While it may look complicated, the amp is fairly forgiving and easy to control. There are three dedicated channels for clean, low-to-mid-gain, and over-the-top, beastly distortion. You can switch from channel to channel using a button next to the input jack, or from the included foot controller. Individual channel controls are arranged logically on the amp’s LED-illuminated aluminum front panel. Channel 1 (for clean tones) uses its own 3-band EQ, while channels 2 and 3 have to share a EQ control set. Each channel has its own controls for setting preamp gain and channel volume, along with dedicated voicing switches for tightening response, adding brightness, and boosting gain. There’s also an excellent digital reverb that can be set independently for each channel from the back panel.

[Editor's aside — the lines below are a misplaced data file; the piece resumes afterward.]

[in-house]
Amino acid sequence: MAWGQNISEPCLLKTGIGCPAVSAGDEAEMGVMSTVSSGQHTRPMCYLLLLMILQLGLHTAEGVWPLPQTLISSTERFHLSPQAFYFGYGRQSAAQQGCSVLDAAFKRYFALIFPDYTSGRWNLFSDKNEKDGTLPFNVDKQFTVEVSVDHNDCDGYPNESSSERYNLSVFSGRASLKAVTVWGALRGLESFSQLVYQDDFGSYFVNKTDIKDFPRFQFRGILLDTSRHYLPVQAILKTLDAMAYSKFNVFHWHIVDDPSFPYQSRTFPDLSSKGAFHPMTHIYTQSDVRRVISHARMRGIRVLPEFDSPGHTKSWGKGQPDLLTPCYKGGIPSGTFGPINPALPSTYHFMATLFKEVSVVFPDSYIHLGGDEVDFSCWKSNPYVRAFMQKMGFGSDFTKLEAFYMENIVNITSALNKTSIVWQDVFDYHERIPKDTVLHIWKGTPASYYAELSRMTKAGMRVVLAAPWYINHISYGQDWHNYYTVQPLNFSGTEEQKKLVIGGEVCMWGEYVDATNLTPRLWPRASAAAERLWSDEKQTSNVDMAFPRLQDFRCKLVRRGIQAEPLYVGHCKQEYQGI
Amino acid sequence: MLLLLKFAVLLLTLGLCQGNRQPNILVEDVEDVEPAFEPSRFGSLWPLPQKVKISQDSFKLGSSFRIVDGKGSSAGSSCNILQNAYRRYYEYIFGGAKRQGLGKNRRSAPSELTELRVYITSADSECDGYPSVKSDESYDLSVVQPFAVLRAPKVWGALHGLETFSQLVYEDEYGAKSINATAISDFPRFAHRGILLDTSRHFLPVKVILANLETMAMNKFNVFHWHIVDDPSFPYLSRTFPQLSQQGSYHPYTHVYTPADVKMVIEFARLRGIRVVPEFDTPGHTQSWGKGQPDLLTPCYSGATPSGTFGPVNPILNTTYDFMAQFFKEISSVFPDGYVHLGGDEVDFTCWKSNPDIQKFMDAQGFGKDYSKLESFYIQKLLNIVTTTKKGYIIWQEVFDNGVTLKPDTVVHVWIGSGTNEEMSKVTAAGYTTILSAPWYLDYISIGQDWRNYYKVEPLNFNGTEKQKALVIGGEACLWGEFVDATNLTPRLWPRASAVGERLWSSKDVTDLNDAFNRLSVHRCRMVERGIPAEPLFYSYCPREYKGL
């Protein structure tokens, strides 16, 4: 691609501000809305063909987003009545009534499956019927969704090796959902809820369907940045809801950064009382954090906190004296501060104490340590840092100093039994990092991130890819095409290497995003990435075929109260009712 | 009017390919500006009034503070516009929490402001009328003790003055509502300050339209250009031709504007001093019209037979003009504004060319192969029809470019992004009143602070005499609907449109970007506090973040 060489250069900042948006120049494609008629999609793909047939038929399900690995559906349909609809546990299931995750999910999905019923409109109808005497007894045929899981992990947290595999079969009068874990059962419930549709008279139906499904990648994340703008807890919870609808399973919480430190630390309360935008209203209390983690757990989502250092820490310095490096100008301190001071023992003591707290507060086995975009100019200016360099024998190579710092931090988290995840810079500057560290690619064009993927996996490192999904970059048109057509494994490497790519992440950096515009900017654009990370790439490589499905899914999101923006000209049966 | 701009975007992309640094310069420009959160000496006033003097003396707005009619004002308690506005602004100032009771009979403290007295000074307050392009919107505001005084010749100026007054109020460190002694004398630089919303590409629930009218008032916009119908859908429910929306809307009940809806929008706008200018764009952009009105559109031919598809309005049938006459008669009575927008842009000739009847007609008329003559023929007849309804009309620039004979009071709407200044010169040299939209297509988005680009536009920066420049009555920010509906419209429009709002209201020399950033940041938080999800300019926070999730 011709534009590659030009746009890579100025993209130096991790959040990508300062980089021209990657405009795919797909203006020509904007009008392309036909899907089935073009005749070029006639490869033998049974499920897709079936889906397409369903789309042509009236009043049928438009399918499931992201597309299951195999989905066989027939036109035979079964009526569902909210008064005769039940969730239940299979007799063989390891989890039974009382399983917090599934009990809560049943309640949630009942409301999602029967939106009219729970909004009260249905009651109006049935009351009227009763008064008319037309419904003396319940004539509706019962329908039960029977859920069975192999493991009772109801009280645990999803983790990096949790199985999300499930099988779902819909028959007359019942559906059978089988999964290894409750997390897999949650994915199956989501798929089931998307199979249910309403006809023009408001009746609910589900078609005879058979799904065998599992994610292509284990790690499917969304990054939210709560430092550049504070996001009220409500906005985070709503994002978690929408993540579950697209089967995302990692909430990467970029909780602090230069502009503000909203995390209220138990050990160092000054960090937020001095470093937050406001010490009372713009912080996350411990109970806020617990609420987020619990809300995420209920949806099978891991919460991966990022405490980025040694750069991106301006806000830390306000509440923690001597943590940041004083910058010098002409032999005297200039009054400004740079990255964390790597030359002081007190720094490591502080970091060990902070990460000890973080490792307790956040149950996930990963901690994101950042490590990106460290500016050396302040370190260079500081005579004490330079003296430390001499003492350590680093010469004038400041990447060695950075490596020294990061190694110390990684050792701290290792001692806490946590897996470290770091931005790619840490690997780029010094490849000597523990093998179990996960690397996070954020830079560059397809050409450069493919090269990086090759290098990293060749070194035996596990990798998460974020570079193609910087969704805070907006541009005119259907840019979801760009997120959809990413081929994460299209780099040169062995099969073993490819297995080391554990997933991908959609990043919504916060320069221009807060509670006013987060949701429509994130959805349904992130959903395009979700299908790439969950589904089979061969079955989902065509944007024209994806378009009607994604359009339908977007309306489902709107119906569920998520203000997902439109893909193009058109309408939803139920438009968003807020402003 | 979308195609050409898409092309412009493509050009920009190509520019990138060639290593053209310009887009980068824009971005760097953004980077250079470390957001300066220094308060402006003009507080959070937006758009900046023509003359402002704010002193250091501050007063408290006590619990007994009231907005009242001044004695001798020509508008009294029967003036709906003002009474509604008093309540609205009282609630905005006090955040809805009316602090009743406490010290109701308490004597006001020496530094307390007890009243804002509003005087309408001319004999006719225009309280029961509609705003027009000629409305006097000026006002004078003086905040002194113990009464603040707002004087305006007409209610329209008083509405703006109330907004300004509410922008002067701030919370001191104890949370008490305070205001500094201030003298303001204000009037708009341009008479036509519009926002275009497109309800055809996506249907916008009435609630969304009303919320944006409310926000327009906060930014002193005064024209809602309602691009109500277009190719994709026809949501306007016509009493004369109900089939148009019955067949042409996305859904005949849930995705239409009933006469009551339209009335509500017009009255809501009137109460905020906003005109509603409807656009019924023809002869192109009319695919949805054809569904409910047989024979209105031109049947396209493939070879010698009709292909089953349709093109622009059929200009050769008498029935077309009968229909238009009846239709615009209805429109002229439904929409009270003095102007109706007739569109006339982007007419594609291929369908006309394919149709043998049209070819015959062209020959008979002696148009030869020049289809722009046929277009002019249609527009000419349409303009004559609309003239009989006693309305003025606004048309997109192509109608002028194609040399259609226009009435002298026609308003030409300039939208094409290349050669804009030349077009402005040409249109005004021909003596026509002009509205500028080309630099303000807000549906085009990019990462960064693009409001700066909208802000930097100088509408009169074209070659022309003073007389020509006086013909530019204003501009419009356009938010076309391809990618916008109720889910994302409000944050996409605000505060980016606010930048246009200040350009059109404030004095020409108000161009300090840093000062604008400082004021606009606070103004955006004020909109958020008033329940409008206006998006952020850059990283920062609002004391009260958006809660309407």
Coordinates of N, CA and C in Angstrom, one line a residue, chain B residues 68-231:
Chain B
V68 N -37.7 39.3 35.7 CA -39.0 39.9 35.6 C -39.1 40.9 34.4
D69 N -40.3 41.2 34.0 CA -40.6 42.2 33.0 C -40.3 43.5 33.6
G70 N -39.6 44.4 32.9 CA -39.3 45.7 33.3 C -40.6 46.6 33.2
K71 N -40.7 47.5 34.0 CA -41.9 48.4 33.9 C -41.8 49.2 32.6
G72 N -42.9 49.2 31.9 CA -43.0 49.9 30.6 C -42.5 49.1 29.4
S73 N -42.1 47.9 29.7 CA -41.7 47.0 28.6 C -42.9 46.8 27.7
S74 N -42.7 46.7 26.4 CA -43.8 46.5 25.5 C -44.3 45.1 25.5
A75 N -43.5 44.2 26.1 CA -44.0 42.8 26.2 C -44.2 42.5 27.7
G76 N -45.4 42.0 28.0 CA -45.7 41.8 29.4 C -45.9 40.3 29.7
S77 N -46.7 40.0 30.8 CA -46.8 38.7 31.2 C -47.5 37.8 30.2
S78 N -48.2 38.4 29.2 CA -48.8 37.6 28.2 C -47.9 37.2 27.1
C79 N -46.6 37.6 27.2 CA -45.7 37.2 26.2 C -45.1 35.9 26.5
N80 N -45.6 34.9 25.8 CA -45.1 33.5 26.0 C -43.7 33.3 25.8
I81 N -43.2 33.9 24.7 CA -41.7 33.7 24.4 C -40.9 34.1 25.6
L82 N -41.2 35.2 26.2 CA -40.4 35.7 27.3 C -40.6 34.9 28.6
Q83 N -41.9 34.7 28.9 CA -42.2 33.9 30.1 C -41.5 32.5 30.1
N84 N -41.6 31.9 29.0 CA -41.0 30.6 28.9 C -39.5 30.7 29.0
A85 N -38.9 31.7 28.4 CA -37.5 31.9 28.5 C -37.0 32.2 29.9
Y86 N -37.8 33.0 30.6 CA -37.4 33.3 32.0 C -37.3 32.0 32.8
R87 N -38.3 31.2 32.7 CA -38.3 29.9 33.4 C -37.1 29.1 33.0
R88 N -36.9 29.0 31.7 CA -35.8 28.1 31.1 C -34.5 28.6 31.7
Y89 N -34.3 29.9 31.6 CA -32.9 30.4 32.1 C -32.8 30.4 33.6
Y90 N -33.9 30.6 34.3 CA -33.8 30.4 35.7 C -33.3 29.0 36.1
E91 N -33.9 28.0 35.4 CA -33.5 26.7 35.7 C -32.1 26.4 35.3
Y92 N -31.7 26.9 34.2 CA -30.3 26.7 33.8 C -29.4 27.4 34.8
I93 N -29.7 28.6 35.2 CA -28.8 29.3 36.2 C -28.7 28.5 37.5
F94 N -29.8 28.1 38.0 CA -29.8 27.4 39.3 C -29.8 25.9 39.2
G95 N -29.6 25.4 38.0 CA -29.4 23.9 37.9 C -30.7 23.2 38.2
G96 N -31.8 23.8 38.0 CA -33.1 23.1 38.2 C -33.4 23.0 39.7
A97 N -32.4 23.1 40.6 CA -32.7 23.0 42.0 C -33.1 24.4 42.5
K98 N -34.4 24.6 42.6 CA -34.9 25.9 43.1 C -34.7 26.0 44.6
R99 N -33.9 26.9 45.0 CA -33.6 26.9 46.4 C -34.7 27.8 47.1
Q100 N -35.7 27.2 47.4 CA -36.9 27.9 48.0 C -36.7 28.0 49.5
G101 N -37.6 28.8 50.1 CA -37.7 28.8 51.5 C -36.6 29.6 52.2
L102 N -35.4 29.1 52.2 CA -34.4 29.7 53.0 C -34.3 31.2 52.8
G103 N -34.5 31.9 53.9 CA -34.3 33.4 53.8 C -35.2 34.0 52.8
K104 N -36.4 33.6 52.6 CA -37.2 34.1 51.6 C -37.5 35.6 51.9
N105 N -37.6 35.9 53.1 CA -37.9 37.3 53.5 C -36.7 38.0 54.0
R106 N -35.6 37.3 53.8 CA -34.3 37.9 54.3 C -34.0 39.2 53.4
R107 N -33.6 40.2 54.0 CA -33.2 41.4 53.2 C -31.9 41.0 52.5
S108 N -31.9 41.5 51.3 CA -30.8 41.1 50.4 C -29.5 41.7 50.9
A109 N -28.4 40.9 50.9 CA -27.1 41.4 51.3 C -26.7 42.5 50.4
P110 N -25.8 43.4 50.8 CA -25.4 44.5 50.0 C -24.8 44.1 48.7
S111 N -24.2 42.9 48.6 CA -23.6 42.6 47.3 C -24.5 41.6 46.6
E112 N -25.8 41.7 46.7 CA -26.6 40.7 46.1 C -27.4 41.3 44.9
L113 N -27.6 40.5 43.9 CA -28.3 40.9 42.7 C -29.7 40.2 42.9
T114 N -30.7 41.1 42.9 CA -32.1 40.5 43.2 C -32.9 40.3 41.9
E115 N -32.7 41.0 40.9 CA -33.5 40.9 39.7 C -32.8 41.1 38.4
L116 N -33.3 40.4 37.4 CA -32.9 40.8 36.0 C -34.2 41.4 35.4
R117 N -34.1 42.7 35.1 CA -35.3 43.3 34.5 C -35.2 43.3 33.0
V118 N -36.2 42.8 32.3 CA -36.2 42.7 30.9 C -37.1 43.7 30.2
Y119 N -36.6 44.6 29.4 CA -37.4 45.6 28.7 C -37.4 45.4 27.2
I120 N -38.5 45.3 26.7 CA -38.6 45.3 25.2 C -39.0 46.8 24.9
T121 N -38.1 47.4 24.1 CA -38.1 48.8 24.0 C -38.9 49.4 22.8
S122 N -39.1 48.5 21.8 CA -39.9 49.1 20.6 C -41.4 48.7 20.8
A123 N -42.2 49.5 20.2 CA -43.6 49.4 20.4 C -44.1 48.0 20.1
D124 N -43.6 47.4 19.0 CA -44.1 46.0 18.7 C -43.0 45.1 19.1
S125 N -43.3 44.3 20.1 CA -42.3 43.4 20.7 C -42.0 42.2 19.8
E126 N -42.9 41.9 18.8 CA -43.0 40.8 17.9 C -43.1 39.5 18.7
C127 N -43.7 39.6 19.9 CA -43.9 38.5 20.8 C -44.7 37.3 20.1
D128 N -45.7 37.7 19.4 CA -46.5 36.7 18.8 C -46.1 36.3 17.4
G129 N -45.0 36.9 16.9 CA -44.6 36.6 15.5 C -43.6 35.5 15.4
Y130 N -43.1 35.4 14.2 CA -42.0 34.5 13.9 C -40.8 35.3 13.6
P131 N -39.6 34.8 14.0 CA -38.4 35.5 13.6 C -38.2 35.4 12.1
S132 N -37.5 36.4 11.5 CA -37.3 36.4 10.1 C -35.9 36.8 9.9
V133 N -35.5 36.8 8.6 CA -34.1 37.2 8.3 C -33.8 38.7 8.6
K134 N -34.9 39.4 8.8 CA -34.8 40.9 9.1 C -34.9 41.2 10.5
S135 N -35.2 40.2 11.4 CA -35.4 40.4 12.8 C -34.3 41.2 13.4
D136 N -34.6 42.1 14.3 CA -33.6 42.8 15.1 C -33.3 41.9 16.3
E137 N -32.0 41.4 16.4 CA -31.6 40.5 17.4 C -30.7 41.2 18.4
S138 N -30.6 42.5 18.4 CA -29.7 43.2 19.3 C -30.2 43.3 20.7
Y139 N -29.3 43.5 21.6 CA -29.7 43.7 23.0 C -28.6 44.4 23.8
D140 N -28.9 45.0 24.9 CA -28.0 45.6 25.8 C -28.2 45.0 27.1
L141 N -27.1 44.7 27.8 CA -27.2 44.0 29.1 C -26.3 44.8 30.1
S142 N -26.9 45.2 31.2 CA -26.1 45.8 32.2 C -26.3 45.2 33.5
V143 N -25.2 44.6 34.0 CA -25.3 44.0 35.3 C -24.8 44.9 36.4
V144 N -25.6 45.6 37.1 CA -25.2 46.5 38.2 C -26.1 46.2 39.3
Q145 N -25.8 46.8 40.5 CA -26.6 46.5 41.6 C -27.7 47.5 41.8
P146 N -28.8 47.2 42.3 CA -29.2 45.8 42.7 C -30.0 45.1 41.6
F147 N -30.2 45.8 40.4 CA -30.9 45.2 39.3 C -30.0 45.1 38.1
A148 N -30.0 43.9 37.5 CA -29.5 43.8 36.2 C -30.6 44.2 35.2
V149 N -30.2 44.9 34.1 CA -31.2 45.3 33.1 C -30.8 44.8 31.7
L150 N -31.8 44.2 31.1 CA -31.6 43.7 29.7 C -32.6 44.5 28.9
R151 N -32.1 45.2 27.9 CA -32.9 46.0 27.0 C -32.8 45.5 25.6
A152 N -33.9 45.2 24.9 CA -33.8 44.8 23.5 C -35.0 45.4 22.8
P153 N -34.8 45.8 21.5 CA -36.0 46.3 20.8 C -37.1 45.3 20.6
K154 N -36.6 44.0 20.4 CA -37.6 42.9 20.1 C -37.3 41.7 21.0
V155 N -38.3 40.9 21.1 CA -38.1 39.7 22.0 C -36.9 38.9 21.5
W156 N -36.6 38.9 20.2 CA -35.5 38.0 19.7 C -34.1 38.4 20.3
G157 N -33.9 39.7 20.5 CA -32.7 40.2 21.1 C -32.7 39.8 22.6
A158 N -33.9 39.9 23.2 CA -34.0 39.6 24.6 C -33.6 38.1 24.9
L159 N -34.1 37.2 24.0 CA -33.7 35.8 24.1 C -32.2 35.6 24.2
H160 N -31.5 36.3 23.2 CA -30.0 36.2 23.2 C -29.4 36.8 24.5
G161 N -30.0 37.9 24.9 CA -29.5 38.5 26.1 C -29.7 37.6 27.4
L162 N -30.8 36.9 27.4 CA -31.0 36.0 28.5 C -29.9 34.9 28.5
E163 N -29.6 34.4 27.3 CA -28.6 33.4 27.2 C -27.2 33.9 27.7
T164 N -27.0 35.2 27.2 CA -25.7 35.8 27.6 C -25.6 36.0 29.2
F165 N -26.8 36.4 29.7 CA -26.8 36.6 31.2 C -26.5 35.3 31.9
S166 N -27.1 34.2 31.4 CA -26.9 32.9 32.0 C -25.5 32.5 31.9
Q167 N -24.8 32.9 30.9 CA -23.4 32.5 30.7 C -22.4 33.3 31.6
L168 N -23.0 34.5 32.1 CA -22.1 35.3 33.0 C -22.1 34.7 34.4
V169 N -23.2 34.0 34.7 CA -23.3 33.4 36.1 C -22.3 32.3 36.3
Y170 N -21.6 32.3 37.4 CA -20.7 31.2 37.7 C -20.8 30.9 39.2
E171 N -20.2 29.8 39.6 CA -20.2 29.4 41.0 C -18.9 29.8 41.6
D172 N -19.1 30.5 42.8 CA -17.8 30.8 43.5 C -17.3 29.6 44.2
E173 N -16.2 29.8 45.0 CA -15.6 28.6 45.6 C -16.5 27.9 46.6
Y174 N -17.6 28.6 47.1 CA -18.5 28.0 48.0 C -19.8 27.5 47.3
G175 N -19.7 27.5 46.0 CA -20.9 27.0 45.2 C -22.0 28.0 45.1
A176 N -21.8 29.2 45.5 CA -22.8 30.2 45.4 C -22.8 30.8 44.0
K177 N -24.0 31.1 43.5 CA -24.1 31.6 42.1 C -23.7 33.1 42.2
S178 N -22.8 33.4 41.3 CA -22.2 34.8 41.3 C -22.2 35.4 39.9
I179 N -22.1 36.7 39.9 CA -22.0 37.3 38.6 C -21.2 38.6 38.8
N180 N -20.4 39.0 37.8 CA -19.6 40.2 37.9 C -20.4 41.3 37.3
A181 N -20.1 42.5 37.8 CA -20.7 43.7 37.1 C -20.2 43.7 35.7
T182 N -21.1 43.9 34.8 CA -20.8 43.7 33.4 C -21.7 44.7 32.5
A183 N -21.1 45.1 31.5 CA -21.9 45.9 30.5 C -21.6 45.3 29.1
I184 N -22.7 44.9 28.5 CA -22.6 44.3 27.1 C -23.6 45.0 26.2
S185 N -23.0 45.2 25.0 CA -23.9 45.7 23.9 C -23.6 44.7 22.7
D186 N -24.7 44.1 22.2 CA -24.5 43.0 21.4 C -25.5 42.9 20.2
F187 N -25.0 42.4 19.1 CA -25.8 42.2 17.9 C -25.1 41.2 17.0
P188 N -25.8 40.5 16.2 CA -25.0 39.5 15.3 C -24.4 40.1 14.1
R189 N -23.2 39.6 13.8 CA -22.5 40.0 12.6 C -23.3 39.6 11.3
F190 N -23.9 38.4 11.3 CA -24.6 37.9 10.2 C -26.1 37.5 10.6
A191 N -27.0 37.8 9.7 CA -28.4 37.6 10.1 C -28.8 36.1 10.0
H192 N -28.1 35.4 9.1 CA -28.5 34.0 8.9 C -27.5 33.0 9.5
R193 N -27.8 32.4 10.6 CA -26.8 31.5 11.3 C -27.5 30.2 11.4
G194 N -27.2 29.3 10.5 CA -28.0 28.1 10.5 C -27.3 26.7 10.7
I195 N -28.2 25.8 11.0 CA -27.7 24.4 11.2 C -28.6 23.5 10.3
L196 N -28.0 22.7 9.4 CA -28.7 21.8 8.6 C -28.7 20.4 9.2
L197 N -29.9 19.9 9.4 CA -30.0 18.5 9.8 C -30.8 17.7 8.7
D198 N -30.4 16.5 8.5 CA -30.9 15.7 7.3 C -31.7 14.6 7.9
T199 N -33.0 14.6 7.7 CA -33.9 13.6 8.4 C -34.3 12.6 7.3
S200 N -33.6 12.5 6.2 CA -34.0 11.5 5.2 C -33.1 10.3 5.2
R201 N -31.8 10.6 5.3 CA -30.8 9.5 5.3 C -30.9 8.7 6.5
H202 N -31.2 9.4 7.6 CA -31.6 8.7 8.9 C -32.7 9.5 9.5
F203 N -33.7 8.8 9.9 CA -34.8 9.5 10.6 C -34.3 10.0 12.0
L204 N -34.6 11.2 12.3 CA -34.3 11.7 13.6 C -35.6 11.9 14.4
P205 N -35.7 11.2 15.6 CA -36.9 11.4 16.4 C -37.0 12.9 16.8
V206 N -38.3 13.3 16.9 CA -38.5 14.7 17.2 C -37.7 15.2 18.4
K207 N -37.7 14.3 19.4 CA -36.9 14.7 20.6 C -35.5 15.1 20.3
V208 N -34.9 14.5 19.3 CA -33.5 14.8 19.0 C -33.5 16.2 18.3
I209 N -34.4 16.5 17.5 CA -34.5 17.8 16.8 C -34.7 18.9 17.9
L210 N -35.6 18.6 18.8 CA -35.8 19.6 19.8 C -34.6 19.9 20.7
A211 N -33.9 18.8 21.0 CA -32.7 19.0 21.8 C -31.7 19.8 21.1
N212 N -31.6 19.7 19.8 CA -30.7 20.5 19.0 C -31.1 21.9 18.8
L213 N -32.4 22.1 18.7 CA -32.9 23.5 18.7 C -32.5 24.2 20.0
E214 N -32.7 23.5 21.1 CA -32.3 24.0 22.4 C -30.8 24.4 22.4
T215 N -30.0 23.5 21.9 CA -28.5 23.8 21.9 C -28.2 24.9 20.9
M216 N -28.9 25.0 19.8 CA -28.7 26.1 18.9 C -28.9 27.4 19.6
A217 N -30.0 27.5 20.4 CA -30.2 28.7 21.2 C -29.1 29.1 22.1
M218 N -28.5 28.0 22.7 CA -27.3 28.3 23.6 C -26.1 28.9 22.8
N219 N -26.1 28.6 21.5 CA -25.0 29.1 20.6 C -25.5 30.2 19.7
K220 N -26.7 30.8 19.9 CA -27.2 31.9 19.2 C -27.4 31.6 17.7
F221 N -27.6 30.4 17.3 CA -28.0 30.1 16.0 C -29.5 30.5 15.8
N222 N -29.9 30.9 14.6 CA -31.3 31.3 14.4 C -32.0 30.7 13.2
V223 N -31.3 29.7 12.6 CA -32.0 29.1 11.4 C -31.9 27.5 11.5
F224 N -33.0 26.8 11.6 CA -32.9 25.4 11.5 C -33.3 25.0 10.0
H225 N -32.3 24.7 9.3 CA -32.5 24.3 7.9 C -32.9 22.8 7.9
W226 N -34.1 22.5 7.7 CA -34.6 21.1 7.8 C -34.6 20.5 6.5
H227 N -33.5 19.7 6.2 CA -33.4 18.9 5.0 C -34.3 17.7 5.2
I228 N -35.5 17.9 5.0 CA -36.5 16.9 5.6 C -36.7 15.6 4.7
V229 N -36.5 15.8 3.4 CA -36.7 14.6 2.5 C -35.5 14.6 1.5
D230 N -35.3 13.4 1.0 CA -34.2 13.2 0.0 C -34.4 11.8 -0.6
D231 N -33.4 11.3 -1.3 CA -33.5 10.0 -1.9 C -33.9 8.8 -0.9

Egnater also threw in ISP’s Decimator G-String noise-reduction circuit for feedback abatement. Taken from the Decimator pedal, this circuit is popular with metal players because it tracks the guitar’s signal rather than background noise, which makes staccato riffs and palm-muted rhythms sound tighter and cleaner.
The far-right section of the amp’s faceplate features a handy set of global settings for low-end density, presence, master volume, and a brilliant master midrange section for fine-tuning those frequencies. Lowering the depth knob cuts the mids, while raising the control boosts them. The level control, meanwhile, sets the volume level when the section is turned on. It’s activated from either a push button or from the foot controller, which gives you the ability to use it as a solo boost or instant midrange scoop for rhythm.